May 21, 2015 - 8:31 AM
THOMPSON-OKANAGAN - Hospital Employees' Union reps will get their first chance to argue their case against privatizing laundry services in front of the Interior Health Authority board next week.
“We hope after our presentation that they will conclude this is a necessary service,” union representative Mike Old says, noting he is well aware board members are all government appointees. “That’s true but the board is charged with the responsibility of governing the IHA on behalf of the citizens and we would hope their views could have some influence on the outcome of this whole process.”
At stake are 168 full- and part-time union laundry jobs which pay from $18 to $19.75 per hour, Old says, with 28 jobs at Kelowna General Hospital, 19 at Royal Inland Hospital, 17 at Vernon Jubilee Hospital and 15 at Penticton Regional Hospital.
The health authority has already issued a request for proposals from private commercial laundry services, a move Old says undermines the health authority’s duty to consult, which is outined in the collective agreement.
Old says laundry services are split between the Lower Mainland where the Fraser Health, Vancouver Coastal Health and the Provincial Health authorities use private sector services and the rest of the province, which is still done mainly in-house.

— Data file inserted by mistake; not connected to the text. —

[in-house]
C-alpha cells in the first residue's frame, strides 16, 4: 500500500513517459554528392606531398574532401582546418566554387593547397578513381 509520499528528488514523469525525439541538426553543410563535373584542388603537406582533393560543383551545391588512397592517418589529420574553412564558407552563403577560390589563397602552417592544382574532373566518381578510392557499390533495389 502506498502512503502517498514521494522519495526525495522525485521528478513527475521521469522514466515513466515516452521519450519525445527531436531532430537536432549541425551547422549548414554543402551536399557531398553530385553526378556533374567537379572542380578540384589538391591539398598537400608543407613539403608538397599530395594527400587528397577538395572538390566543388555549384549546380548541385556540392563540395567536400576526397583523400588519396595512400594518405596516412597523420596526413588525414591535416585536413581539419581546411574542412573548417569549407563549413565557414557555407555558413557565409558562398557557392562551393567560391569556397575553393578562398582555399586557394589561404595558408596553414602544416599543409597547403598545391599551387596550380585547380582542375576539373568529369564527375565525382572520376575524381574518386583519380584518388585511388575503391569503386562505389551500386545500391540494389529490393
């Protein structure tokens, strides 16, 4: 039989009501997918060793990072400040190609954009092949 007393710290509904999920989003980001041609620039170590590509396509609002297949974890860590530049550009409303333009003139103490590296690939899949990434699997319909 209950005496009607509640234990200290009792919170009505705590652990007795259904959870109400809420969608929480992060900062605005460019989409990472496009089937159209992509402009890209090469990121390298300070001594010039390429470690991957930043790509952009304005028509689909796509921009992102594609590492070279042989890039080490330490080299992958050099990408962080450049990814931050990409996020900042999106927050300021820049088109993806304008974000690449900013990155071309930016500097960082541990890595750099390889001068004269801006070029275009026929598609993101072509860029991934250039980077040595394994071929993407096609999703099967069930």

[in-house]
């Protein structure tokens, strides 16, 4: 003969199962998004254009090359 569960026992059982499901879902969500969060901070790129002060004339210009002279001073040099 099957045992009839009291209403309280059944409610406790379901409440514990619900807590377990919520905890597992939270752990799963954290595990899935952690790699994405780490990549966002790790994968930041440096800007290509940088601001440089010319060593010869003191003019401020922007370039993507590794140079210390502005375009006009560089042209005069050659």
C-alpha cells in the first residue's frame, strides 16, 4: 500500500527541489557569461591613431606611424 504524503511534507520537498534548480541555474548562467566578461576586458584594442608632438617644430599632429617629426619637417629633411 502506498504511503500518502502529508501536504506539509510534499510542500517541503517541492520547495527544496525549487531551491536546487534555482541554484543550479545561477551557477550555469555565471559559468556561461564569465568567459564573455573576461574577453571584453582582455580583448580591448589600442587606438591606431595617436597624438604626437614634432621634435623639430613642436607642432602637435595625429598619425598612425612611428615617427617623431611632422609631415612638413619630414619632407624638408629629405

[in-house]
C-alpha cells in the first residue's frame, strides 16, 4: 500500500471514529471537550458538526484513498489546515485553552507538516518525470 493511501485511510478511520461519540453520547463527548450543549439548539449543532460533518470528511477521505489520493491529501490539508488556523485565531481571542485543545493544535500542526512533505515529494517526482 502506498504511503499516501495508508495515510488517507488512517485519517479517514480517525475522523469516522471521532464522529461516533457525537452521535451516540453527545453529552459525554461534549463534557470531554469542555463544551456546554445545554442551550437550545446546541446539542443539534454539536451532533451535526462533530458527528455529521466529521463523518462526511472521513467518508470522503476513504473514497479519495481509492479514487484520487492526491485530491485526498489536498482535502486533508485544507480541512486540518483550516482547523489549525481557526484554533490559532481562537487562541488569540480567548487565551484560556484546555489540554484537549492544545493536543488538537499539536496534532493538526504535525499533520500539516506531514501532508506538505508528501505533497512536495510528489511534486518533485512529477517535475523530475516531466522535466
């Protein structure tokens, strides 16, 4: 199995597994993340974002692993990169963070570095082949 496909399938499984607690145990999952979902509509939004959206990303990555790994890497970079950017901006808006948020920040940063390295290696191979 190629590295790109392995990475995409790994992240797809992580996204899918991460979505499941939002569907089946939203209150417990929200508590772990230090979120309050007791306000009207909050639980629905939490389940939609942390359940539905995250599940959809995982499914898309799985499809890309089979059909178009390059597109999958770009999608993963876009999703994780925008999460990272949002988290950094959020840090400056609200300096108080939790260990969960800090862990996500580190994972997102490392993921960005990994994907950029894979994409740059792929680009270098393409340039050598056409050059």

Old says the health authority submitted its proposal request along with the Lower Mainland health authorities, which he says means 'good familly-supporting' jobs in the Interior could disappear completely, moving instead to the Lower Mainland or Alberta.
According to the union, the Lower Mainland health authorities use K-Bro Linen Systems and EcoTex Healthcare Laundry Services, both of which have laundry plants in the area.
Old points to an agreement ten years ago within the Interior Health Authority where laundry services were kept in-house in exchange for concessions on wages and shifts.
“At the end of that process we delivered them a very efficient laundry service. They have said this is not about our efficiency but about the cost of replacement machinery, which is about $10 million over ten years,” Old says.
The presentation to the board is the latest in a series of protests the union has staged in the last few months. Old says the board will also receive letters of support from various city councils within the health authority's region and a petition claiming over 12,000 signatures of residents opposed to the move.
The Interior Health board of directors will receive the presentation at its public board meeting on Tuesday, May 26.
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News from © InfoTel News Ltd, 2015